By Craig Hayes. I first encountered Hierophant around the time they released their second full-length, 2013’s Great Mother: Holy Monster. That LP was released by noted US punk label Bridge Nine, and it was an aptly skull-cracking riot of über-incensed metallic hardcore. Hierophant’s 2014 album, PesteBy Craig Hayes.
|Artwork by Paolo Girardi|
I first encountered Hierophant around the time they released their second full-length, 2013’s Great Mother: Holy Monster. That LP was released by noted US punk label Bridge Nine, and it was an aptly skull-cracking riot of über-incensed metallic hardcore. Hierophant’s 2014 album, Peste, was also released by Bridge Nine, and it delivered more of the same ultra-nihilistic noise. But the band’s latest album, Mass Grave, is being released by famed metal label Season of Mist, and it sees Hierophant slather their crusty hardcore with more sludge, black metal, grindcore and death metal than ever before.
No question, Mass Grave is Hierophant’s most extreme metal album yet. Punk still looms large, especially in Hierophant’s attitude, but Mass Grave’s savage ordnance is delivered with more of metal's bludgeon than hardcore’s bite. It’s a subtle shift in sound for the band, which may seem a little incongruent given Hierophant’s music is so ear-splitting and confrontational, but that change in Hierophant’s approach means Mass Grave does feature more multifaceted musicality.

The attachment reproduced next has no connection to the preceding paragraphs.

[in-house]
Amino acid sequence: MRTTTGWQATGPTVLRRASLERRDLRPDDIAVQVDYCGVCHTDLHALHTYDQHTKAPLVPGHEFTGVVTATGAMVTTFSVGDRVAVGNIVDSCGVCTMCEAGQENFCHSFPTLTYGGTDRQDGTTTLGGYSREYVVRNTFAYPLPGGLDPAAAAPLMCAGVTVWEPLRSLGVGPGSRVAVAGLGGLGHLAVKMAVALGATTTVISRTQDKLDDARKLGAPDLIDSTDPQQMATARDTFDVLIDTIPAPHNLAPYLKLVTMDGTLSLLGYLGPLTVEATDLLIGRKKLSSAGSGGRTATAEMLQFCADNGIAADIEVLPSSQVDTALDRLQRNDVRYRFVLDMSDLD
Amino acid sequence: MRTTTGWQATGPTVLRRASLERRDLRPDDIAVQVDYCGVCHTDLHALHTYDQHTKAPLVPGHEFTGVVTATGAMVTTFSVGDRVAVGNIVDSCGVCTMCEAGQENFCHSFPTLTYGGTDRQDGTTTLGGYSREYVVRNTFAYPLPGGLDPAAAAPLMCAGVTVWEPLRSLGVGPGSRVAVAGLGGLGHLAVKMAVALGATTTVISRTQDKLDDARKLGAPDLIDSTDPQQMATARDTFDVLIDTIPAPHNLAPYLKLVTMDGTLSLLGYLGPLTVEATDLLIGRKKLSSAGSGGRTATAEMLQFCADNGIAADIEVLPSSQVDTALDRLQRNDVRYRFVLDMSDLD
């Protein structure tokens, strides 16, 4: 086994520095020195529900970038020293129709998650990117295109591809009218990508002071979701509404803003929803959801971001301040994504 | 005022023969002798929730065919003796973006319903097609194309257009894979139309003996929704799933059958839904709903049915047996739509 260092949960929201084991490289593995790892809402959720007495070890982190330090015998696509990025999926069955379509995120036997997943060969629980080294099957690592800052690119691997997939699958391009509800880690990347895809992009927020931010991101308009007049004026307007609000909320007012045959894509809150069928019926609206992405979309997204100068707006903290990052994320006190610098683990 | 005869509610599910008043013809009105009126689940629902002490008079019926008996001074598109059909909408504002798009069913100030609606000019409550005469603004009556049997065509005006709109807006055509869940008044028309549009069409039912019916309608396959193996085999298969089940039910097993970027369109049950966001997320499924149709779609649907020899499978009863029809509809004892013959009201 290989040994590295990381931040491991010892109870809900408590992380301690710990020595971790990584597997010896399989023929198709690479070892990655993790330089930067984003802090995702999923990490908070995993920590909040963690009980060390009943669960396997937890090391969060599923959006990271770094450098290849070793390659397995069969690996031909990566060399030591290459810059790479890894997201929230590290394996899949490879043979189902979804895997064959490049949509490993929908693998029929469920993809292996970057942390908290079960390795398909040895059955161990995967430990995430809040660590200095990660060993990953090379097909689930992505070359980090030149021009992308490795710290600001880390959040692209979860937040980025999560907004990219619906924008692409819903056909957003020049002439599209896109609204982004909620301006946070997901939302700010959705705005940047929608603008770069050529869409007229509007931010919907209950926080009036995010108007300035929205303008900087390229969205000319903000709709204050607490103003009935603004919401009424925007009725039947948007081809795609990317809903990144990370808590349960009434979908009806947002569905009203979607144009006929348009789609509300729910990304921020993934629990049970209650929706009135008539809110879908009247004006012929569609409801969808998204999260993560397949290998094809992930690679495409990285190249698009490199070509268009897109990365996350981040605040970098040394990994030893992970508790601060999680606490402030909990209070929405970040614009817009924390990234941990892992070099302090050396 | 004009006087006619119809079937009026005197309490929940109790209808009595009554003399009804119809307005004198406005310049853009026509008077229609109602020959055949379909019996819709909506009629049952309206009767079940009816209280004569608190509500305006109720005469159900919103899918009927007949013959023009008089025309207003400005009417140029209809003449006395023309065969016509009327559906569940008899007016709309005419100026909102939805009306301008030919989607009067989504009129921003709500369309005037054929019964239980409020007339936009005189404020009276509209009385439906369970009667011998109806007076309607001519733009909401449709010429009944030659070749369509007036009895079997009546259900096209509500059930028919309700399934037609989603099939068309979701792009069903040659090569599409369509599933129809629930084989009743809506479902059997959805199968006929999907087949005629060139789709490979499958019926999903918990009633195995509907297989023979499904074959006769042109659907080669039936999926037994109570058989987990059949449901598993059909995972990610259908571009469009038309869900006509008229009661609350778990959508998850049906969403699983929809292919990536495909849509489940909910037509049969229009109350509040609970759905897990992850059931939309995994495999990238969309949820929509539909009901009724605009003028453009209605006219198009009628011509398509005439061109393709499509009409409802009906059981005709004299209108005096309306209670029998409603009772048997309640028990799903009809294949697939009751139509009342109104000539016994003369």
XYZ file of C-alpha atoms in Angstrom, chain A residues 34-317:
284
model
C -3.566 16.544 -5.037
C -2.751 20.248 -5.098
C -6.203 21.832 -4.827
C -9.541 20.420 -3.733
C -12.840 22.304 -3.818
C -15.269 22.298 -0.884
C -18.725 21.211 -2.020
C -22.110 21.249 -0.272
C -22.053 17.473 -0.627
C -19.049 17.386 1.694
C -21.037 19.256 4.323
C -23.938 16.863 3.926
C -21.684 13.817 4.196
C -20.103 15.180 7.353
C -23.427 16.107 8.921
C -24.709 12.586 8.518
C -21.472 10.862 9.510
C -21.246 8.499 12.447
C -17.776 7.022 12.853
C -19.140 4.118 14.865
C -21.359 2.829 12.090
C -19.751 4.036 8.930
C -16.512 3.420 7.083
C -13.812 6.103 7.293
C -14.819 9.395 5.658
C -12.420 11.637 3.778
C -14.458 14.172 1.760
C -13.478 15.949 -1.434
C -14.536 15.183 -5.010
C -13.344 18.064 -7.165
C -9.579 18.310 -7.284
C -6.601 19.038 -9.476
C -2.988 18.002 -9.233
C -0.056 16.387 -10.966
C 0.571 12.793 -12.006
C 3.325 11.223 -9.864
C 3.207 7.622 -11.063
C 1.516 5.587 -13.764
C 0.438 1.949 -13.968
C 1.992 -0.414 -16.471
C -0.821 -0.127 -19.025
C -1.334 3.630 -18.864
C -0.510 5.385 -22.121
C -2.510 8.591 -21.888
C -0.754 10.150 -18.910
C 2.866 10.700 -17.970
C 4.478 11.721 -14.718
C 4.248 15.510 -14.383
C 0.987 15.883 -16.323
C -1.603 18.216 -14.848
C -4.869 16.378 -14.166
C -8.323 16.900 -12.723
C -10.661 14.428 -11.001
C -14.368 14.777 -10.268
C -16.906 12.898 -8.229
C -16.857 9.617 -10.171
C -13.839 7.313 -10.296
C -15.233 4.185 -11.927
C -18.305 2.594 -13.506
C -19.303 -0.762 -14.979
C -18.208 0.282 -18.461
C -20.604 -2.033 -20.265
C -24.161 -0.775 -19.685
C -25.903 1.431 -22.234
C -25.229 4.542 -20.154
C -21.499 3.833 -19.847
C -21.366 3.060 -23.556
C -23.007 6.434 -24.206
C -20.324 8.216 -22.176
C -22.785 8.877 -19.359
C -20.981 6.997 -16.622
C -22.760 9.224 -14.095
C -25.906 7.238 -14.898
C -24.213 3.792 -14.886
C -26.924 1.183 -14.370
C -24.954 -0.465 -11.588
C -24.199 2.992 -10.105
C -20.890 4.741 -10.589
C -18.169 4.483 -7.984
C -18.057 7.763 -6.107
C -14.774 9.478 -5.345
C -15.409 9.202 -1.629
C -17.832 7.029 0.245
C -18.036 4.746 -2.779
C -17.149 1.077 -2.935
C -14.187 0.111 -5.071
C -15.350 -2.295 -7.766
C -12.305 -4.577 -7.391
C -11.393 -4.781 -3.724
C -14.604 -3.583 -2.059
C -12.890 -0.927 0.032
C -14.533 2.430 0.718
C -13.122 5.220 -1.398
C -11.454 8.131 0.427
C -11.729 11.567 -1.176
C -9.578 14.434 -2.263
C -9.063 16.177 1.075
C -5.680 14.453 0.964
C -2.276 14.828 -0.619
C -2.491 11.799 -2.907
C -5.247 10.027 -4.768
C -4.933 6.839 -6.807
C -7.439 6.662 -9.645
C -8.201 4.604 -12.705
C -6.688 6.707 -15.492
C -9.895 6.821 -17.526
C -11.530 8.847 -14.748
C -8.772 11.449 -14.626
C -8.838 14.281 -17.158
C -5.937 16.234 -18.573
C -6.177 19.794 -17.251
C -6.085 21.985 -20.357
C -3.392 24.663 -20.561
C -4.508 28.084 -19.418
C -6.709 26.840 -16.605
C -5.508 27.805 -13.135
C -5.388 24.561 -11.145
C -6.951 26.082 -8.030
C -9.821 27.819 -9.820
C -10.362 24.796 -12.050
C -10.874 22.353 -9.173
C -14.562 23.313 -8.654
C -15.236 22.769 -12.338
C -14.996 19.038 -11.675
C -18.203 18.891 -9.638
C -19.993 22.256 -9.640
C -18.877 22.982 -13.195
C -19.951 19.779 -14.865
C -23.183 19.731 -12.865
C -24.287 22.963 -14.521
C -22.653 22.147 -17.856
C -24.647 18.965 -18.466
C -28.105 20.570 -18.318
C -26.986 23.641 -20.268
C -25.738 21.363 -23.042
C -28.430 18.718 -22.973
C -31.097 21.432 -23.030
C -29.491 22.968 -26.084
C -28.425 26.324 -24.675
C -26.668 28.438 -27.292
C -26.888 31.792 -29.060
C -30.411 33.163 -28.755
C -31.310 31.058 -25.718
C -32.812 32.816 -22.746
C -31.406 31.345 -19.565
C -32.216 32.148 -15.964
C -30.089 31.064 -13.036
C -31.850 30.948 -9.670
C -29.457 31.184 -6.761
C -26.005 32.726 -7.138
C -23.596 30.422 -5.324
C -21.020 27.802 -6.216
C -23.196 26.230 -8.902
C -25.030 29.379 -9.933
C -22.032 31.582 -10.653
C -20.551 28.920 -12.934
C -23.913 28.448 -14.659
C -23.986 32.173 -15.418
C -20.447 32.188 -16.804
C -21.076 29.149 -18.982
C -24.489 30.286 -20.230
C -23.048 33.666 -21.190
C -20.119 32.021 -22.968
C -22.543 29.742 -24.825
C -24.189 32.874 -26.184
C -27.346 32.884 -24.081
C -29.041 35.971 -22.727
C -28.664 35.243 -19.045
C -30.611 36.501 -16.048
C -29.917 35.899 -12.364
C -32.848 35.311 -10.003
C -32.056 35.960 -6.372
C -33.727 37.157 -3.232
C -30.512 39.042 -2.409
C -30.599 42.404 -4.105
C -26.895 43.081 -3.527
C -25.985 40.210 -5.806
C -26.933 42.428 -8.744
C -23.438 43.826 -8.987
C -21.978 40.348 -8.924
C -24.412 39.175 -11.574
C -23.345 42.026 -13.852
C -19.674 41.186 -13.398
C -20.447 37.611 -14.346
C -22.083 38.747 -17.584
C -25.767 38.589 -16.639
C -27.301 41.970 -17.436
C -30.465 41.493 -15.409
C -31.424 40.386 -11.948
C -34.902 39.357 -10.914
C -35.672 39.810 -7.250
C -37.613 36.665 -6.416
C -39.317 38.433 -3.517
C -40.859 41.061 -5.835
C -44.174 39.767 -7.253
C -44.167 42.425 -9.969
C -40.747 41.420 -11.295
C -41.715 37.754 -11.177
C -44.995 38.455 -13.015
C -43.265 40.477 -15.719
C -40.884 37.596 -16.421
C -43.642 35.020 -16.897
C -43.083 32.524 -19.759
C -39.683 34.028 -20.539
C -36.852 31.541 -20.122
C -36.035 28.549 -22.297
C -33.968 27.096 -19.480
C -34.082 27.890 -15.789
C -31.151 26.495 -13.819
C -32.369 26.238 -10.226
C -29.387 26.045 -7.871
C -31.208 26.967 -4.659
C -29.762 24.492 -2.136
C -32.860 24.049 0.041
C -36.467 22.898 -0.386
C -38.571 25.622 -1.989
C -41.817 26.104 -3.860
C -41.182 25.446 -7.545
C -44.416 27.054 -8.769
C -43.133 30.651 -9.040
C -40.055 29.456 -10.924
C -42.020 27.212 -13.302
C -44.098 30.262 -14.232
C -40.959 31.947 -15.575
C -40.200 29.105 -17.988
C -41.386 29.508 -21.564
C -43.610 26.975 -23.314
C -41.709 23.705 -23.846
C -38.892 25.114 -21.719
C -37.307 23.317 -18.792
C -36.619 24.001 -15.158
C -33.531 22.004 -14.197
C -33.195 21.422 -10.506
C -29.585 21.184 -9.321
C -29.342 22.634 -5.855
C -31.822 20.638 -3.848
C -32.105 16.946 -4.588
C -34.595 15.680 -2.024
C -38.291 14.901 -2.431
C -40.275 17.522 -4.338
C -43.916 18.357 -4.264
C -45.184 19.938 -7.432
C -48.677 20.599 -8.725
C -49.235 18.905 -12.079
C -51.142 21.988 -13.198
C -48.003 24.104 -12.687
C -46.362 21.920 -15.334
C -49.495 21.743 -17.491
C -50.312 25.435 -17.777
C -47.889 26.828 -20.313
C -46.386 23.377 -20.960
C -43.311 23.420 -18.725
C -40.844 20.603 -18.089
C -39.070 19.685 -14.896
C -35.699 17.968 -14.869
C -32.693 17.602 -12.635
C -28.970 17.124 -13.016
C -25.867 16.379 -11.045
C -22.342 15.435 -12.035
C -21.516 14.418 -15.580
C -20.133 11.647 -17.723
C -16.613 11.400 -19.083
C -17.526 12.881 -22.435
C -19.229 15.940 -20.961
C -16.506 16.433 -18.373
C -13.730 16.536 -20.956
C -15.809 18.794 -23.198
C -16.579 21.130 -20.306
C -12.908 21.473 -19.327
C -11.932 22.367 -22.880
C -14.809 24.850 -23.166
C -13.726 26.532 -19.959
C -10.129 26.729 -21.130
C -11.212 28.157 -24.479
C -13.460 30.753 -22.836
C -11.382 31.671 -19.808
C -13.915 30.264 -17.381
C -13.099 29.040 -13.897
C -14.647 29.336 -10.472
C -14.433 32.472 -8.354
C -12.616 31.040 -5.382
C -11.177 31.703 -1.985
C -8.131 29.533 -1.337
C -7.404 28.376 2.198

|Photos by Pedro Roque.|
Don’t get me wrong, Hierophant haven't gone prog or decided adding post-anything elements is a good idea. Like their phenominally talented punk/metal labelmates, This Gift is a Curse, Hierophant have simply added more steel-edged armour to their sound for their first Season of Mist release. The band is still making wrathful music for the impending apocalypse, it’s just that when tracks like "Execution of Mankind", "Forever Crucified", "Crematorium" and "The Great Hoax" come hurling out the gate, it's death metal and grindcore leading the charge. If the band’s previous predilection for situating filthy hardcore upfront was what drew you to Hierophant, then maybe all that metal leading the audio assault will feel a little different. But there’s no lessening of intensity or anger on Hierophant’s behalf, and Mass Grave is certainly the band’s heaviest release to date.
Ultimately, closing Mass Grave with 7-minutes of feedback as the trampling HM2 overload of "Eternal Void" winds down is a superb exit strategy that explains everything here. It hammers home that parts of Hierophant's sound have changed, but it also reafirms that their desire to do things their own way remains as punk rock as it ever was. (Note: make sure to also check out Mass Grave's fantastic cover art courtesy of Paolo Girardi.)
FFO: Nails, Trap Them, Black Breath, All Pigs Must Die, and Baptists.